Indexed News on:

--the California "Mega-Park" Project

Tracking measurable success on preserving and connecting California's Parks & Wildlife Corridors

Friday, May 4, 2012

WCB 5/2012: State wildlife land buys for May 2012...

Over 17,000 acres to be saved for Critters this Month

May 31, 2012, 10:00 AM
State Capitol, Room 112, Sacramento, California 95814

Little Shasta Conservation Easement (Townley) $1,327,900, Siskiyou County
grant to the Rocky Mountain Elk Foundation to acquire a conservation easement over 3,104± acres of land for protection of critical winter range for elk and other regional California wildlife and protection of grasslands that sustain working landscapes, located east of the City of Yreka and the town of Montague in Siskiyou County.

Charles Mountain Ranch Conservation Easement, $1,200,000, Phase II Humboldt County
grant to the California Department of Forestry and Fire Protection (CAL FIRE) to acquire a working forest conservation easement over 4,437± acres located eight miles southeast of Bridgeville in Humboldt County

Chalk Mountain phase 2--4024 acre forest conservation easement in Humboldt county---$2 million

Little Chico Creek Oak Woodland Conservation Easement $315,000 Butte County
To consider the allocation for a grant to Northern California Regional Land Trust to acquire a conservation easement over 239± acres of land to protect and preserve oak woodland habitat located seven miles northeast of Chico in Butte County. WITHDRAWN FROM AGENDA-POSTPONED TO 3/2013 MEETING

679 acres in Daugherty Hill wildlife area-expansion 13, in Butte County, $2.7 million

San Joaquin River Parkway, $245,000 Camp Pashayan #2, Fresno County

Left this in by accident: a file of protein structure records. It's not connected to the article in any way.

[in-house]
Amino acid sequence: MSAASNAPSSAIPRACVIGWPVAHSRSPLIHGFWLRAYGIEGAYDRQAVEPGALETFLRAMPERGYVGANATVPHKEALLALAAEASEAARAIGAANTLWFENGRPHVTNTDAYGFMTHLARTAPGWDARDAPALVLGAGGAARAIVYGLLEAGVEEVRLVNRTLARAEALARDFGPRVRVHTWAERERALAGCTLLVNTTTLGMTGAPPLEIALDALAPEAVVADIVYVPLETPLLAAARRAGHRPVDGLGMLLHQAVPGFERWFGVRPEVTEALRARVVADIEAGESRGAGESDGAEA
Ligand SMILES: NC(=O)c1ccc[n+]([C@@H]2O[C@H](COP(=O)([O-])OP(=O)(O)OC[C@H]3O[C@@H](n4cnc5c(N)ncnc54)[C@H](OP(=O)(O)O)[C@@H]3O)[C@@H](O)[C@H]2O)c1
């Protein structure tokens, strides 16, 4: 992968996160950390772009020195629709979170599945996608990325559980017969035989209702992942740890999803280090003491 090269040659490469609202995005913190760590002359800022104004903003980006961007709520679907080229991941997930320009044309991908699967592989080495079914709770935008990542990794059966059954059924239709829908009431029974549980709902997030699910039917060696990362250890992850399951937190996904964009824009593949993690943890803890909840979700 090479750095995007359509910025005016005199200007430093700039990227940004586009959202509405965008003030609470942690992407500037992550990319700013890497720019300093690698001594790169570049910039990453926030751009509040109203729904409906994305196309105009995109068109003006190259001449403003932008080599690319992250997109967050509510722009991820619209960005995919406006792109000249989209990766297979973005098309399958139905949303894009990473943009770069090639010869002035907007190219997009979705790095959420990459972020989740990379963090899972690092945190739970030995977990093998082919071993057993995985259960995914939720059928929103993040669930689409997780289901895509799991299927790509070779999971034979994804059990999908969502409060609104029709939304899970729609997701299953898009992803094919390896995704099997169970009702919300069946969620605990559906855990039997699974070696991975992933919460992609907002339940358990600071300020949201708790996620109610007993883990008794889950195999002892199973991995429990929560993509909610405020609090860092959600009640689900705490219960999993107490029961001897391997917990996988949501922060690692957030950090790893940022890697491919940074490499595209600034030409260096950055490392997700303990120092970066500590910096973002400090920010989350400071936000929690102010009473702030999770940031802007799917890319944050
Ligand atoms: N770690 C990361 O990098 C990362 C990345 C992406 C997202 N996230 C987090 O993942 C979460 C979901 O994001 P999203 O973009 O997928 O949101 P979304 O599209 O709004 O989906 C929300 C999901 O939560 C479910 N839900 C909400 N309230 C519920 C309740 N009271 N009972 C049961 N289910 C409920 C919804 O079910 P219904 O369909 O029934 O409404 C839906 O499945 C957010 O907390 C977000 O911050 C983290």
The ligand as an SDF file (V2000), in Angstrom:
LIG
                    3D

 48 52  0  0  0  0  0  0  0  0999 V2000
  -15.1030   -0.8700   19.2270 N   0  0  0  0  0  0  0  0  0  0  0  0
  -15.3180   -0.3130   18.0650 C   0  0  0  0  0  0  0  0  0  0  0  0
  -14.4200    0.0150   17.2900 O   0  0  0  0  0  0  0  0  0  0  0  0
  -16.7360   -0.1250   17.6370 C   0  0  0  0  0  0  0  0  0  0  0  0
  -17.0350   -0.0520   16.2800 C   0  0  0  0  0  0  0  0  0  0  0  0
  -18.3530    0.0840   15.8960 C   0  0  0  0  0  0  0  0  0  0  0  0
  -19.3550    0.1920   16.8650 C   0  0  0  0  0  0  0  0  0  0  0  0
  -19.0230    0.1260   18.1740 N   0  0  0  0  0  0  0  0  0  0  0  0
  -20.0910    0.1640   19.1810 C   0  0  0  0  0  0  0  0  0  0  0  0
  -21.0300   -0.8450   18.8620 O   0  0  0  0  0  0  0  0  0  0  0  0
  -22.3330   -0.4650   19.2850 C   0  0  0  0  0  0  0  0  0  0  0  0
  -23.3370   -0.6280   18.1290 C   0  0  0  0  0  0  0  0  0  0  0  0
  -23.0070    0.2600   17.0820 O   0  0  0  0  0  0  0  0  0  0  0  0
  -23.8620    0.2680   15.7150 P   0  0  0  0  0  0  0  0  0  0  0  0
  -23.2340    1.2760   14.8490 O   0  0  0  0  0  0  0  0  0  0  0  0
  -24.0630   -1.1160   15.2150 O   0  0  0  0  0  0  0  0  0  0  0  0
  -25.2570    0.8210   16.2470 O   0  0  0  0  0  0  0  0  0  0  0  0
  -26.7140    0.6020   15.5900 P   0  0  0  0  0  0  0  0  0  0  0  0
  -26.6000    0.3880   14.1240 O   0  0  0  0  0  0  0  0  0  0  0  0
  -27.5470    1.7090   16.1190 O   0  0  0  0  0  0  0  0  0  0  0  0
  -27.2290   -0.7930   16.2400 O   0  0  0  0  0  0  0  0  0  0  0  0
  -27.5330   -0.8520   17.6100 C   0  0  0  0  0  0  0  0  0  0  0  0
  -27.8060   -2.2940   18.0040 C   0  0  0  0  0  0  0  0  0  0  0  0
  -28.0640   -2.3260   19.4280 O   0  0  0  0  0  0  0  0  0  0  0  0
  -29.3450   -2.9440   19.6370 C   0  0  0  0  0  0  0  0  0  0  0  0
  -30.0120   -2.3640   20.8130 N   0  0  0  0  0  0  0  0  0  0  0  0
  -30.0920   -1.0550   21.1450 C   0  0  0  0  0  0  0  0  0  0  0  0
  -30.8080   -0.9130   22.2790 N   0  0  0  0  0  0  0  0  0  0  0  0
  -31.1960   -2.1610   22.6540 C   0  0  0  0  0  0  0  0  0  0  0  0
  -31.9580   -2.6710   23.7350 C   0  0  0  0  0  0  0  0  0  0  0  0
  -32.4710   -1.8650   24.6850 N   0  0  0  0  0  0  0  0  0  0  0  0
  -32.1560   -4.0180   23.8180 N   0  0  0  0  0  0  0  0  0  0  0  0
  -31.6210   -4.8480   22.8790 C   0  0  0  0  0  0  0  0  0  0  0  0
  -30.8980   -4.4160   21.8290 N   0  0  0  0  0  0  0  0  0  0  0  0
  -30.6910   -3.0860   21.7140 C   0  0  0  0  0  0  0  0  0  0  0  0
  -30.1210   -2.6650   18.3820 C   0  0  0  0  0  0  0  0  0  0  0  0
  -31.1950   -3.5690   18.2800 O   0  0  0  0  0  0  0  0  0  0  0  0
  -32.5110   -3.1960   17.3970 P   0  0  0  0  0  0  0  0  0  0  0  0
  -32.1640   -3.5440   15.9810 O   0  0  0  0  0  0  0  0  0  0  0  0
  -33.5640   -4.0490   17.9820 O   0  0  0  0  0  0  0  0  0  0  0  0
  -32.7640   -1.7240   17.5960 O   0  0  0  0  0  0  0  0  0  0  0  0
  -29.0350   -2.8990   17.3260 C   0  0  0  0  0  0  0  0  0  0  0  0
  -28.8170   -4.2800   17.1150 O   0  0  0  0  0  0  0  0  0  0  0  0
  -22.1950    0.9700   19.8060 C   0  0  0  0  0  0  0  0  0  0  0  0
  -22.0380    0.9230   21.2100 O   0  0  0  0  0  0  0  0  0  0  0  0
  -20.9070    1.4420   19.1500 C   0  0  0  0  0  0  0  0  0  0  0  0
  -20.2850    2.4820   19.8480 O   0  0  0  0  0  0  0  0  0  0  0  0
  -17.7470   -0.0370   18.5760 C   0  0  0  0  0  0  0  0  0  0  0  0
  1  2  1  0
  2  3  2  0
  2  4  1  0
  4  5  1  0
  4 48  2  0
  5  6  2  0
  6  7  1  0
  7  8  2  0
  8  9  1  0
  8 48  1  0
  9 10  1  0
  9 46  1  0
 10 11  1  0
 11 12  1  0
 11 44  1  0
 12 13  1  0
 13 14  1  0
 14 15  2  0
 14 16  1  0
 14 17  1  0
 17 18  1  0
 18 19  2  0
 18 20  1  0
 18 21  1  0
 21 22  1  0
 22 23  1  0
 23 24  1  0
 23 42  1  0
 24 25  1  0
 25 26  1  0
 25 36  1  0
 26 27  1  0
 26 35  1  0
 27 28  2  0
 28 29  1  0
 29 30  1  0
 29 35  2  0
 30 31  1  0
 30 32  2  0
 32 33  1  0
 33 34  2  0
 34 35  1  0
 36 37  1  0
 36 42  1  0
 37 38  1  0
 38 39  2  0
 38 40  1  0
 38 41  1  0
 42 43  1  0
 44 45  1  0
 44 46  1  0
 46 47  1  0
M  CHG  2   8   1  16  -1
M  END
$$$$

acquisition of 11± acres of land by the San Joaquin River Conservancy for the protection of riparian and oak woodland habitats and provide future public use opportunities, located along the San Joaquin River, just east of State Highway 99 in the City of Fresno, in Fresno County.

Marks Ranch $552,076 Phase II, Monterey County
grant to the Monterey County Parks Department to acquire 113± acres to protect native grasslands, oak woodlands, riparian woodlands and seasonal wetlands that serve as an import wildlife corridor, located west of Salinas, adjacent to the Toro County Park, along Highway 68, in Monterey County.

Santa Margarita River Ecological Reserve, $25,000 Expansion 4, Riverside County
acquisition of 21± acres of land, southwest of the City of Temecula, in Riverside County.

Santa Rosa Mountains (Blixeth 1), $10,000 Expansion 16, Riverside County
acquire 1,342± acres of land for the protection of Peninsular bighorn sheep habitat, and to provide future wildlife oriented public use opportunities.

Upper Mission Creek / Big Morongo Canyon $5,000 Conservation Area, Expansion 5, Riverside County
acquire 9± acres of land for the protection of core habitat linkages, fluvial and aeolian sand transport corridor, alluvial fan habitat, and mountainous habitat important for the Coachella Valley fringe-toed lizard, Peninsular bighorn sheep, and other species addressed in the Coachella Valley Multi-Species Habitat Conservation Plan and provide future wildlife oriented public use opportunities, located north of the City of Palm Springs in Riverside County.

47 acres in San Diego County-El Cajon
92 acres in San Diego County--Michelson

763 acres in Suisun Marsh in Solano County, $1.5 million
982 acres in Suisun Marsh--Grizzly Ranch in Solano County, $2 million

1165 acres in Rockville Trail Estates in Solano County, $2.8 million

1030 acres in Soledad Canyon in Los Angeles County, Nominn property, $2.48 million

Tuesday, May 1, 2012

dammit--Tejon ranch resort passes court test...

Crummy Court Ruling for California Condors

It appears that Tejon ranch has won the first big court battle over their plans to build 30,000 homes along the San Andreas fault at the extremely fragile wildlife migration pinchpoint between southern and Central California.